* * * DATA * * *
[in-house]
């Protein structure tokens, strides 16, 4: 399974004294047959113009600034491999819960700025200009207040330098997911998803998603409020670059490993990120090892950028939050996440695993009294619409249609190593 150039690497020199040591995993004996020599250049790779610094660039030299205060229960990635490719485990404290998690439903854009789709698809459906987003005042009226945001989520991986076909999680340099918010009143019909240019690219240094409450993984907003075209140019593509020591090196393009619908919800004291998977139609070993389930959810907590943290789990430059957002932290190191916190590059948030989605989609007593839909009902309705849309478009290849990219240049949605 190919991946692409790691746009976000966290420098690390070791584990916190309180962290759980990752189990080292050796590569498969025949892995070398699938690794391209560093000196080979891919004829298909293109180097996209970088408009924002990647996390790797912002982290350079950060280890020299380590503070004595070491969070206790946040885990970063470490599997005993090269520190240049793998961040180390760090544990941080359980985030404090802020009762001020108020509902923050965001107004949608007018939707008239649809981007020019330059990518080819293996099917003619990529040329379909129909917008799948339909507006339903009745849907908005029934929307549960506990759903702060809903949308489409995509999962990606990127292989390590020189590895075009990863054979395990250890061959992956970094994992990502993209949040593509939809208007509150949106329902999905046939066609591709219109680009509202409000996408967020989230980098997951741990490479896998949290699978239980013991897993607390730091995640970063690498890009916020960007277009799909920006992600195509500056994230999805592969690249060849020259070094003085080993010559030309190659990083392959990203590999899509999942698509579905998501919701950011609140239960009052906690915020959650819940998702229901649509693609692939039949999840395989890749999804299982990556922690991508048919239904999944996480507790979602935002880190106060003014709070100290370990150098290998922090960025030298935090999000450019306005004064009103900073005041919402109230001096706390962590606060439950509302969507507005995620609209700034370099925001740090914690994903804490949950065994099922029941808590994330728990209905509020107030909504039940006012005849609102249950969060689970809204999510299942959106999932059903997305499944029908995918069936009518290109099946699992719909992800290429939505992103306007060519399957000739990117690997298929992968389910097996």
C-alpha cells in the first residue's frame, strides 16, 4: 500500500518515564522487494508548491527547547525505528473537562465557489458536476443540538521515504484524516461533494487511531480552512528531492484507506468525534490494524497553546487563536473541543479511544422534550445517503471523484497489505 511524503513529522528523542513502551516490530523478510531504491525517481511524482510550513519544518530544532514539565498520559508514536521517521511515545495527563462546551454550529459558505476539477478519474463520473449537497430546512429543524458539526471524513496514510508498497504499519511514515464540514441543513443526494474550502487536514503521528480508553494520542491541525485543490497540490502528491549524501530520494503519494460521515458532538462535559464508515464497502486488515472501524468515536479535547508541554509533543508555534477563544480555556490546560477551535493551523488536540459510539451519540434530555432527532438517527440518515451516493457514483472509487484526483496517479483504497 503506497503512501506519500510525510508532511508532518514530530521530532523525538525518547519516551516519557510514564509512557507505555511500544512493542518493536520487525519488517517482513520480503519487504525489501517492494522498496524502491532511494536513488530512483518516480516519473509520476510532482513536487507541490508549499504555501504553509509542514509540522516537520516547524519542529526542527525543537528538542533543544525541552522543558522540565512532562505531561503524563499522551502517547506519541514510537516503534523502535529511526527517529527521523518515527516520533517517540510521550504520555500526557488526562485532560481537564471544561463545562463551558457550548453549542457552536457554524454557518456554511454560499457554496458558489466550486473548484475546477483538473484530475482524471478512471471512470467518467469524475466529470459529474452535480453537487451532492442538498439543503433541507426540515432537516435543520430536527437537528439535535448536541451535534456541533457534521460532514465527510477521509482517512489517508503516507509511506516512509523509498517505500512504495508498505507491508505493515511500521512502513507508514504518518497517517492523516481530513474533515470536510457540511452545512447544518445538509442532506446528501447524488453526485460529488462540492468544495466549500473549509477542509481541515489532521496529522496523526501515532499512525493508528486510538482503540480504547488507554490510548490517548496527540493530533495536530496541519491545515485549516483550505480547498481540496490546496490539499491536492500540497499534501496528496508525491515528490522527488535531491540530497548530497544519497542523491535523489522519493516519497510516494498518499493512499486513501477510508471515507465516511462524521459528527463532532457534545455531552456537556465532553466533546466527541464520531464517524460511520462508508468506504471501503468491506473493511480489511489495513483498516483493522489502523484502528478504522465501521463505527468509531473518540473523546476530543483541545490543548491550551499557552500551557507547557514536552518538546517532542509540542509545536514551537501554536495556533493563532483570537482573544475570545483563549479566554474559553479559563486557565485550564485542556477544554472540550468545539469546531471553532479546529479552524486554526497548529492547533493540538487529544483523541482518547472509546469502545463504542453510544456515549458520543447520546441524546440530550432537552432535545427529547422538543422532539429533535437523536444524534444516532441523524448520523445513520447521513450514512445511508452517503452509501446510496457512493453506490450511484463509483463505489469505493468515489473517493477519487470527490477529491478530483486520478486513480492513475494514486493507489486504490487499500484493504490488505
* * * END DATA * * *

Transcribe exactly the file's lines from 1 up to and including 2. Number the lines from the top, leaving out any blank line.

[in-house]
């Protein structure tokens, strides 16, 4: 399974004294047959113009600034491999819960700025200009207040330098997911998803998603409020670059490993990120090892950028939050996440695993009294619409249609190593 150039690497020199040591995993004996020599250049790779610094660039030299205060229960990635490719485990404290998690439903854009789709698809459906987003005042009226945001989520991986076909999680340099918010009143019909240019690219240094409450993984907003075209140019593509020591090196393009619908919800004291998977139609070993389930959810907590943290789990430059957002932290190191916190590059948030989605989609007593839909009902309705849309478009290849990219240049949605 190919991946692409790691746009976000966290420098690390070791584990916190309180962290759980990752189990080292050796590569498969025949892995070398699938690794391209560093000196080979891919004829298909293109180097996209970088408009924002990647996390790797912002982290350079950060280890020299380590503070004595070491969070206790946040885990970063470490599997005993090269520190240049793998961040180390760090544990941080359980985030404090802020009762001020108020509902923050965001107004949608007018939707008239649809981007020019330059990518080819293996099917003619990529040329379909129909917008799948339909507006339903009745849907908005029934929307549960506990759903702060809903949308489409995509999962990606990127292989390590020189590895075009990863054979395990250890061959992956970094994992990502993209949040593509939809208007509150949106329902999905046939066609591709219109680009509202409000996408967020989230980098997951741990490479896998949290699978239980013991897993607390730091995640970063690498890009916020960007277009799909920006992600195509500056994230999805592969690249060849020259070094003085080993010559030309190659990083392959990203590999899509999942698509579905998501919701950011609140239960009052906690915020959650819940998702229901649509693609692939039949999840395989890749999804299982990556922690991508048919239904999944996480507790979602935002880190106060003014709070100290370990150098290998922090960025030298935090999000450019306005004064009103900073005041919402109230001096706390962590606060439950509302969507507005995620609209700034370099925001740090914690994903804490949950065994099922029941808590994330728990209905509020107030909504039940006012005849609102249950969060689970809204999510299942959106999932059903997305499944029908995918069936009518290109099946699992719909992800290429939505992103306007060519399957000739990117690997298929992968389910097996």